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THE

CHRISTIAN REMEMBRANCER.

JANUARY, 1867.

ART. I.-1. LEYSER (P.). Historia Poetarum Med. Evi. Hal. Mag. 8°. 1721.

2. AMPÈRE (F.). Hist. littéraire de France avant le 12me Siècle. 8°. Paris. 1839.

3. DU MERIL (ED.). 1854.

4. DU MERIL (ED.).

8°. 1847.

5. DU MERIL (ED.). Paris. 8°. 1843.

Poésies inédites du Moyen Age. Paris. 8°.

Poésies populaires du Moyen Age. Paris.

Poésies populaires avant le 12me Siècle.

6. Wright (J.). Biographia Britannica Literaria. Lond. 8°. 1846.

7. MIGNE. Cursus Patrologia Lat. &c.

PART II.

[Continued from Christian Remembrancer, vol. lii. p. 392]. THE eleventh century opens under different auspices; if it is still an age of coarseness and violence, an age in which the fair proportions of feudality are still being moulded and the noble grace of chivalry has not yet shone out in its full splendour, it is nevertheless an age with a purpose, and with an intellectual centre. To this day does the tourist who journeys from Rouen to the ancient town of Brionne, see, at the bottom of a long hill, about a mile from the latter, a lovely valley stretching out on his right hand, at the extremity of which rise the walls of a stately mansion, and one grey and lofty tower. Following the course of a swift clear stream flowing down through a winding lane, he will find himself, after a pleasant stroll, in the presence of what was once the illustrious monastery of Bec, the home of Anselm and Lanfranc, the intellectual centre of the eleventh century. But a change has come over that pleasant scene. The sloping hills, the sparkling stream, the woods waving in the summer wind, are still there, but the cloisters that rang to the feet of the solitaries have passed away, the scriptorium and the

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transcriber have gone together; part has been rebuilt, part has perished by the work of time, and but a small portion of the original monastery now exists. And yet, in few other remains can be seen so clearly that gracious instinct which prompted the monastics to seek a resting-place among the loveliest of the works of God. No town has grown up around the venerable walls no cottages even nestle under its shadow. It stands alone in the delightful valley among its murmuring leaves, as it stood in the days of Anselm: it still looks high over its green pastures and its undulating hills, to where, here and there among the woods, rises the grey tower of the village church.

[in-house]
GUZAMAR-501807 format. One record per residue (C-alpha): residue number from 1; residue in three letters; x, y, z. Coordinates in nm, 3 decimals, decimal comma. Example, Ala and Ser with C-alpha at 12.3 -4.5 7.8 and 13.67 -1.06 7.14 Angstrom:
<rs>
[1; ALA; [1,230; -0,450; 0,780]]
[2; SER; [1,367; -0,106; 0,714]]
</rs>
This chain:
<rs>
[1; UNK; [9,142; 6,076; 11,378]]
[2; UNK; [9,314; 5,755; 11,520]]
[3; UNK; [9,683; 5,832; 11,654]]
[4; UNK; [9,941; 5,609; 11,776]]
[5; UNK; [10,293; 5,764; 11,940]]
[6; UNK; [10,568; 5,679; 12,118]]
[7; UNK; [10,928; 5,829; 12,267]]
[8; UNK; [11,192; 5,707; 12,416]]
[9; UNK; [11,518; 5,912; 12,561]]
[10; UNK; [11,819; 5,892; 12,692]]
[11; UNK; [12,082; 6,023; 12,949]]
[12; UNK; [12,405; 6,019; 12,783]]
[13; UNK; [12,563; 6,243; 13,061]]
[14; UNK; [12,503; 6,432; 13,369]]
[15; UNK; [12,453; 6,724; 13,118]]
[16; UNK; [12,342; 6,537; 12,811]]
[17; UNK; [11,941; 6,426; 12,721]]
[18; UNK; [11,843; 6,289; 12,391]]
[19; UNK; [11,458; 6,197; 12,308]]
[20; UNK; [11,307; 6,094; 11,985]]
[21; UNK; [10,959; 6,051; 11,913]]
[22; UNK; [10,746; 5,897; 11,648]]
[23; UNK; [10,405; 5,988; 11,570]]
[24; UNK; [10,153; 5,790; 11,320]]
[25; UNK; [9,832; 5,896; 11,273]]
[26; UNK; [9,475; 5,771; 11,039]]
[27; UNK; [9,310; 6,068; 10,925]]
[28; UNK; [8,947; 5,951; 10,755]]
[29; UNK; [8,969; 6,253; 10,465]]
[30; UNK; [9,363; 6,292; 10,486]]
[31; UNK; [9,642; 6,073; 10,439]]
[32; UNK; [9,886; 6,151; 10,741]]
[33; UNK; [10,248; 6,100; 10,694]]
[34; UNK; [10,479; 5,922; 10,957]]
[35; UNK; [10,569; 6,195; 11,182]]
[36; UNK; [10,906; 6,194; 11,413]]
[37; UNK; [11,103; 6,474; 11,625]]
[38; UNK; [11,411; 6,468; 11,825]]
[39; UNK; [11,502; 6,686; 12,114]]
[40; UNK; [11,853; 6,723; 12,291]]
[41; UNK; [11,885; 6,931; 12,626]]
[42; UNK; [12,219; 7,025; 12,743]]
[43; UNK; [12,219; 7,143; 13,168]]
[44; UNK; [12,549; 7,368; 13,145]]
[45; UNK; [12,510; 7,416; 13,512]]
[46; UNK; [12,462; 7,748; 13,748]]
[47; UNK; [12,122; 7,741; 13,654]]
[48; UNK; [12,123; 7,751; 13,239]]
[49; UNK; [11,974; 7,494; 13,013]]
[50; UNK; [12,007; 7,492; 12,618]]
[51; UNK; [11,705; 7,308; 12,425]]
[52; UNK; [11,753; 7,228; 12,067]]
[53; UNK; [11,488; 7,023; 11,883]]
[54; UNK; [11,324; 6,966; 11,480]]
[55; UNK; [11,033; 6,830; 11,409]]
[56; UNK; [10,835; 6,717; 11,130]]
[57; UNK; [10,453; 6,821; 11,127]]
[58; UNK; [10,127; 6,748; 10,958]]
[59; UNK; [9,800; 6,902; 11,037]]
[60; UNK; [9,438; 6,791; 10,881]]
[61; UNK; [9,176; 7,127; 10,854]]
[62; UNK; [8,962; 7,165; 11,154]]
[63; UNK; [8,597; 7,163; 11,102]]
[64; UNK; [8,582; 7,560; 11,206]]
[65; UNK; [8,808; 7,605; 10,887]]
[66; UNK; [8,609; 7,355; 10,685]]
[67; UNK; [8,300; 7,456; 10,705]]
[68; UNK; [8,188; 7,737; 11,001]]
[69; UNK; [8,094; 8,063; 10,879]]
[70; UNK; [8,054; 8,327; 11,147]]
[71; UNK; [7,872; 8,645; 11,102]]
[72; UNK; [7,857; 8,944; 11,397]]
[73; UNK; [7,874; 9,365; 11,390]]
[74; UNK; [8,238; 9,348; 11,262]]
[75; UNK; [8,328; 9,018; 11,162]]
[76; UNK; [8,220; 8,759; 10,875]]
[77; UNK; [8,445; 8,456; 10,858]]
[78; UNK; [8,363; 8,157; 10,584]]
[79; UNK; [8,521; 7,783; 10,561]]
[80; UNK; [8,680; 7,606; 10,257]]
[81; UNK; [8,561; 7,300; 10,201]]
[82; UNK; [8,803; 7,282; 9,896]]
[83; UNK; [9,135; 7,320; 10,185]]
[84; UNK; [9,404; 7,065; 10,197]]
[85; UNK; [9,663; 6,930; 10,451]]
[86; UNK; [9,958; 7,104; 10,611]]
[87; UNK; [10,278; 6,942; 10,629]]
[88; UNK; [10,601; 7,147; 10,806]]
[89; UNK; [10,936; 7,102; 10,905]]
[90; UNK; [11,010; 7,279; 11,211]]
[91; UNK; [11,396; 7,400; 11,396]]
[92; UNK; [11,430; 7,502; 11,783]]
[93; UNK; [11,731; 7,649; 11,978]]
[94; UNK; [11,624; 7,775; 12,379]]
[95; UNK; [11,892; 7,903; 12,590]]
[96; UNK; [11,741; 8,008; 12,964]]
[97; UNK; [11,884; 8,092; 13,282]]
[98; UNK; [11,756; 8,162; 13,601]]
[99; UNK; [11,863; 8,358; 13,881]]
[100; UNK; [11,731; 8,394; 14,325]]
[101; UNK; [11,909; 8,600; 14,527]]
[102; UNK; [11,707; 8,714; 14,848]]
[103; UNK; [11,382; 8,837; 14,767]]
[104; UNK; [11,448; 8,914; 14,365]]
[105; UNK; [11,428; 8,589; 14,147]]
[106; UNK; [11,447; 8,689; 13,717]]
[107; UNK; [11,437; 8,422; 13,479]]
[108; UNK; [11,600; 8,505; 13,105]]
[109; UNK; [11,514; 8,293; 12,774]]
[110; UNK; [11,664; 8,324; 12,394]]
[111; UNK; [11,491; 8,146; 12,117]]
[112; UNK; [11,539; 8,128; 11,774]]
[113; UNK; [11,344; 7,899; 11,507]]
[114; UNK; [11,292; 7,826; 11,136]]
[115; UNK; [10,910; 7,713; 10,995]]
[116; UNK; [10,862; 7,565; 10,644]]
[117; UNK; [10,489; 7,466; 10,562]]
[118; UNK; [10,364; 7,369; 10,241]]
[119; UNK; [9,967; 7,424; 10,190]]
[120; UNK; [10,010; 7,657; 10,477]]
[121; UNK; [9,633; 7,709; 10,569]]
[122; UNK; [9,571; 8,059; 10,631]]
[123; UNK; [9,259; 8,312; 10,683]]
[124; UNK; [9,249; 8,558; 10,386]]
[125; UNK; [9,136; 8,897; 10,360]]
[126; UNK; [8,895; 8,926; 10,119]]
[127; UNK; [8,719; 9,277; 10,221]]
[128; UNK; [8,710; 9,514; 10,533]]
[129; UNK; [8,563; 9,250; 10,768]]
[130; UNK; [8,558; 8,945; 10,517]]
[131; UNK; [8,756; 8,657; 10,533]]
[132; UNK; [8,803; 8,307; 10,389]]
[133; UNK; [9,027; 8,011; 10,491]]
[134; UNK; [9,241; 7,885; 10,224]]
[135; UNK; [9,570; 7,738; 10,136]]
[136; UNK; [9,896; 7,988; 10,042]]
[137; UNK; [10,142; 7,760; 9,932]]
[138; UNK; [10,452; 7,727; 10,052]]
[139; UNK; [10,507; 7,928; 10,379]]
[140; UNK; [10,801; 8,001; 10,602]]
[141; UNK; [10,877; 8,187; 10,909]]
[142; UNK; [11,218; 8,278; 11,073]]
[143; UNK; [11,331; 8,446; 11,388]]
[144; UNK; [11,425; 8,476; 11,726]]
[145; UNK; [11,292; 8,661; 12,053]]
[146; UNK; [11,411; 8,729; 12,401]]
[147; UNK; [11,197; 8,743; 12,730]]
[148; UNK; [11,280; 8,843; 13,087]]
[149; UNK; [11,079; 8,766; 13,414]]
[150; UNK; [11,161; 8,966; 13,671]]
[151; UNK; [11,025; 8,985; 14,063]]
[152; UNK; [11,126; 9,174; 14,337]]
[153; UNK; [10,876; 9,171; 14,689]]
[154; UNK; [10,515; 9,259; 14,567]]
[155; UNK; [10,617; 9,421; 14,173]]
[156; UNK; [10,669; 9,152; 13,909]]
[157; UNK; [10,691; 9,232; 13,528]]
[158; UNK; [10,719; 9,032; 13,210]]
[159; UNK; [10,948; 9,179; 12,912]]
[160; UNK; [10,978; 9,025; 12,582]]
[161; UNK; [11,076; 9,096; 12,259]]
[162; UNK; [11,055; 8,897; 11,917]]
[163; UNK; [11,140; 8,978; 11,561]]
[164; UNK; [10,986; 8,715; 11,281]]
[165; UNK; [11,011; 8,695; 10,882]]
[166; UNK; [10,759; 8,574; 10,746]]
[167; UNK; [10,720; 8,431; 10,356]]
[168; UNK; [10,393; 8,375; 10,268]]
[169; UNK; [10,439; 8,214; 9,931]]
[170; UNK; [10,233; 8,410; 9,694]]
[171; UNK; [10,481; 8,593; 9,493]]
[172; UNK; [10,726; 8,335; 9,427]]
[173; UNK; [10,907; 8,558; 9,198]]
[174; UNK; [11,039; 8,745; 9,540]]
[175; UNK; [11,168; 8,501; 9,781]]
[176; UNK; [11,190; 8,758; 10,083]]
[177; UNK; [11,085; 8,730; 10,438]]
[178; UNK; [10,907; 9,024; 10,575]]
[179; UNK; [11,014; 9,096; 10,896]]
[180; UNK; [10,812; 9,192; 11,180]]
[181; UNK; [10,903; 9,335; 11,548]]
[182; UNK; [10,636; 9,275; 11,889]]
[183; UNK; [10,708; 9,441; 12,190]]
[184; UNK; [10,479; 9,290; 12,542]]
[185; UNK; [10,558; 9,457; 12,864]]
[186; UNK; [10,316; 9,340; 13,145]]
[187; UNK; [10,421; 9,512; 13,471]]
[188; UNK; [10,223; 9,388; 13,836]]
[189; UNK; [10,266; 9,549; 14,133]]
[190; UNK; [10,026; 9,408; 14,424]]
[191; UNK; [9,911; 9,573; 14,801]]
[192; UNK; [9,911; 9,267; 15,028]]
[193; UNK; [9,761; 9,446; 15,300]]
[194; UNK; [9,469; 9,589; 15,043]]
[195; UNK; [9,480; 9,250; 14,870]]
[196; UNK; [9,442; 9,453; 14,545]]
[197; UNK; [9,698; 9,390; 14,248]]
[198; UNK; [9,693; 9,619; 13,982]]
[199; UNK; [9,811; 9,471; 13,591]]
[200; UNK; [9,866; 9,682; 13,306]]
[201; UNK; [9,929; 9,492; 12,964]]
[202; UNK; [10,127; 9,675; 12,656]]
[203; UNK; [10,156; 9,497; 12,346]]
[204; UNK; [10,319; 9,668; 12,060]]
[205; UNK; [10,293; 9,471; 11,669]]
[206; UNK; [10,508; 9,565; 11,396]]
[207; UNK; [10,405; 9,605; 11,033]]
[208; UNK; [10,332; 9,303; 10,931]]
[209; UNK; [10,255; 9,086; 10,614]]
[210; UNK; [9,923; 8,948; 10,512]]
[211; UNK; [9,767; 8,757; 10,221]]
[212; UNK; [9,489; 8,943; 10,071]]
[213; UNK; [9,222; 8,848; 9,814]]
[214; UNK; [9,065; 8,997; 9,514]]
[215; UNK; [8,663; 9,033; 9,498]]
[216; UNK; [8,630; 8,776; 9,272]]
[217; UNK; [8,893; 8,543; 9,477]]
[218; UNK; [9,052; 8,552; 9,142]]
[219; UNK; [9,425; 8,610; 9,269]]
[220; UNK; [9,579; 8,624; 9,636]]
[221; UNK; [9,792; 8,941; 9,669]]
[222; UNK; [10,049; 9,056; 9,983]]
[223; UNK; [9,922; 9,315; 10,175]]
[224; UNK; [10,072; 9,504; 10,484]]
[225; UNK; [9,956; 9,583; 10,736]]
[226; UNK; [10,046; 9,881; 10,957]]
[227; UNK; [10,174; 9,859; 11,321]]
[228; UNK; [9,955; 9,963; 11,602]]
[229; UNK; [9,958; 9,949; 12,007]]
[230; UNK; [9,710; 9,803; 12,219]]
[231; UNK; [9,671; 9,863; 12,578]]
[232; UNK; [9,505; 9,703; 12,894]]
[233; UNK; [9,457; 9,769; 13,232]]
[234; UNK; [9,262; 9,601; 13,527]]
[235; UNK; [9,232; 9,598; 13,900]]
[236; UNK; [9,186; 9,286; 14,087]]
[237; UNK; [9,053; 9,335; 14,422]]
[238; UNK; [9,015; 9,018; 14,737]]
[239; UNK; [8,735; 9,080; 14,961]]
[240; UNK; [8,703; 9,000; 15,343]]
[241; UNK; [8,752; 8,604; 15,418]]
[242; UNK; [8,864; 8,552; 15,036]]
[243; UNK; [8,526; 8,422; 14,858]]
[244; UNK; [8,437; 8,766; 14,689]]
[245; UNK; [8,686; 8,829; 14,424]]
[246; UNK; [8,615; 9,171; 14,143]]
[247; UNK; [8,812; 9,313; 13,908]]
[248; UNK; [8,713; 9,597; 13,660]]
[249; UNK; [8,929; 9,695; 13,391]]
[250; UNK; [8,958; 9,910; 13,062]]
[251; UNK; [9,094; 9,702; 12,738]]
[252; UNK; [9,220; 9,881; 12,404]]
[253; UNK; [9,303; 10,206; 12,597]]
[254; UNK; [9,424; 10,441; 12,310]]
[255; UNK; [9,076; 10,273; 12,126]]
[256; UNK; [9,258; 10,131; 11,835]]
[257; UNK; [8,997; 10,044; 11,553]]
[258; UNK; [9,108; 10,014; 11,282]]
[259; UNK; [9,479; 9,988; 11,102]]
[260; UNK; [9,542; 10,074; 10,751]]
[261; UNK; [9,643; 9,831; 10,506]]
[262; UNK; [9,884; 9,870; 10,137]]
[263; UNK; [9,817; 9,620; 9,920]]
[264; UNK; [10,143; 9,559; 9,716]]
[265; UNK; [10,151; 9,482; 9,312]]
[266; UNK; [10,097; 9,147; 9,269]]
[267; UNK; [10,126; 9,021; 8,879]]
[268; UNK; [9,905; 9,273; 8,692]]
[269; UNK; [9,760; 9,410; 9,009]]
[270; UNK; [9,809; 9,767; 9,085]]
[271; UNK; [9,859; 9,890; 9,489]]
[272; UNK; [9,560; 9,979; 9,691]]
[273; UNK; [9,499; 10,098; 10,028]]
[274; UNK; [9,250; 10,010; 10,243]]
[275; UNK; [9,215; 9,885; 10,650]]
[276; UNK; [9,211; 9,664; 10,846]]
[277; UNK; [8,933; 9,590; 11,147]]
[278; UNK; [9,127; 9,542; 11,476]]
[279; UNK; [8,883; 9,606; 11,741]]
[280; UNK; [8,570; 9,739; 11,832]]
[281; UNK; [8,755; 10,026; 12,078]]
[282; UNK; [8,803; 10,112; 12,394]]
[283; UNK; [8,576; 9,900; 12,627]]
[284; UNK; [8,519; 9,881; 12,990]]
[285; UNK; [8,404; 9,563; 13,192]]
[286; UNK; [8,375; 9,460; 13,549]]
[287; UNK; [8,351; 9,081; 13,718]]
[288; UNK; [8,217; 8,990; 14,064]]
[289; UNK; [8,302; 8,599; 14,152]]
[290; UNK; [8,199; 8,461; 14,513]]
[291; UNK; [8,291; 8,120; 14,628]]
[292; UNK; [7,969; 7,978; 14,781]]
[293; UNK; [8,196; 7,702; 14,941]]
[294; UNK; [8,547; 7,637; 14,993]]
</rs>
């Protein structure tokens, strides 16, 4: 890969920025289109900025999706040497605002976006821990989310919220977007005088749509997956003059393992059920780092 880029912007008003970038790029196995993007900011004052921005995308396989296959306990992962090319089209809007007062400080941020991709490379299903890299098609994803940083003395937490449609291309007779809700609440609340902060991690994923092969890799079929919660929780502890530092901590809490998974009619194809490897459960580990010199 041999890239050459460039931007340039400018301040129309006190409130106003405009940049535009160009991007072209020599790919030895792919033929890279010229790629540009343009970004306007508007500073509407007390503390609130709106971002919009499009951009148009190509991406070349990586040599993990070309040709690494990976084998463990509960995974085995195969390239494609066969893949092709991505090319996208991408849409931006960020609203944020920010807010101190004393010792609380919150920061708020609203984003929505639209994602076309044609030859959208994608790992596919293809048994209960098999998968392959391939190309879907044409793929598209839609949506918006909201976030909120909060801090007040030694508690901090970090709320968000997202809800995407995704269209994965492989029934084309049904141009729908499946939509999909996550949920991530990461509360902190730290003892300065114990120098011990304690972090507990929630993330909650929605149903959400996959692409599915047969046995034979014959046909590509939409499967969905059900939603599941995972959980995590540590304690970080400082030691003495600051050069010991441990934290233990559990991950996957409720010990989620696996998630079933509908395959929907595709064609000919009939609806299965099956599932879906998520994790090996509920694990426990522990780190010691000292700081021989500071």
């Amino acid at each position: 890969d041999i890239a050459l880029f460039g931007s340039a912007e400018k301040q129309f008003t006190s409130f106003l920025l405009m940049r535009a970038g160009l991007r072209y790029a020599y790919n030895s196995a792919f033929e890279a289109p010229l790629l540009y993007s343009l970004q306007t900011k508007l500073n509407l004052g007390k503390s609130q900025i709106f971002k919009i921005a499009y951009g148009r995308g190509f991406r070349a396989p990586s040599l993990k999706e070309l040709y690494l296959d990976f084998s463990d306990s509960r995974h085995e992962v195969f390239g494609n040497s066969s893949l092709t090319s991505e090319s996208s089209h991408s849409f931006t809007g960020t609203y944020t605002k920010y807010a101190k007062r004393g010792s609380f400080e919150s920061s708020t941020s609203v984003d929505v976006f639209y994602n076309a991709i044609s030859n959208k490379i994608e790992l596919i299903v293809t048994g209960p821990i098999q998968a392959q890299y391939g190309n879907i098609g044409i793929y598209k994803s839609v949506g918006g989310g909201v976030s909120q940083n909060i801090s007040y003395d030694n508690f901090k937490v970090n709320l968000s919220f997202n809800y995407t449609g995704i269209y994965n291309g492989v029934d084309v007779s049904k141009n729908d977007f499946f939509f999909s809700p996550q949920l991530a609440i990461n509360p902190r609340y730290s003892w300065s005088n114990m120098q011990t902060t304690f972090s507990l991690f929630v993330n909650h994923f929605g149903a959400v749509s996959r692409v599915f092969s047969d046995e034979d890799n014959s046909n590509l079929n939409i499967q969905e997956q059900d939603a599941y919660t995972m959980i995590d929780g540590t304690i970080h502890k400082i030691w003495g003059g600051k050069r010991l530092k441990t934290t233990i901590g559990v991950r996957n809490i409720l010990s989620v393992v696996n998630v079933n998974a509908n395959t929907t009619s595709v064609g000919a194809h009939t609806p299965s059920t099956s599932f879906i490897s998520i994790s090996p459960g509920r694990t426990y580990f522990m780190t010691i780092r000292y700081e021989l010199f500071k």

It was on this spot, so calm and of a beauty so soft and tender, that in the year 1034 men laid the foundations of the great monastery of Bec. The fame of it grew up and flourished apace, and soon after the Italian Lanfranc was admitted within its walls, it rose to be the first establishment of its kind throughout the west of Europe. But into the long record of its renown it is not ours to enter. We follow but a single thread. We feel our way from age to age along only one slender line, and it is with Bec only so far as men wrote Latin verses within its walls, that we are here concerned. Who, then, in this age, was the foremost of its poets?

Anselm. The very name is in some sort an explanation of the age; it brings before us more clearly than any other its twofold nature, its inner and its outer life, its moral condition and its political features. In one sense, indeed, Anselm was the bold imperious churchman he has been so frequently described, but in another and far truer sense, he might be described as a man singularly gentle and mild, conciliating even little children by the suavity of his temper and his manners, and who, when his duty to the Church compelled him to vindicate her authority, was still loth to assert his own. Yet there was nothing in his nature of that humility which is akin to pride. He was perfectly sincere, when, as prior of Bec, he uttered a wish that he could throw aside the burden of government, and again become one of the brethren, and equally so in his unwillingness to exchange his priory for the English archiepiscopate. Had he been allowed to exercise a choice, there is little doubt he would have preferred a contemplative to an active life; but he was one of those men, who, though longing for retirement and tranquillity, are yet successful in the management of affairs. Above all things, he was a moralist. With the exception of a few controversial works, nearly all his writings were undertaken to solve certain difficulties, or to clear up certain doubts that had been propounded to him; but, besides his prose compositions, he was also the author of several metrical productions.

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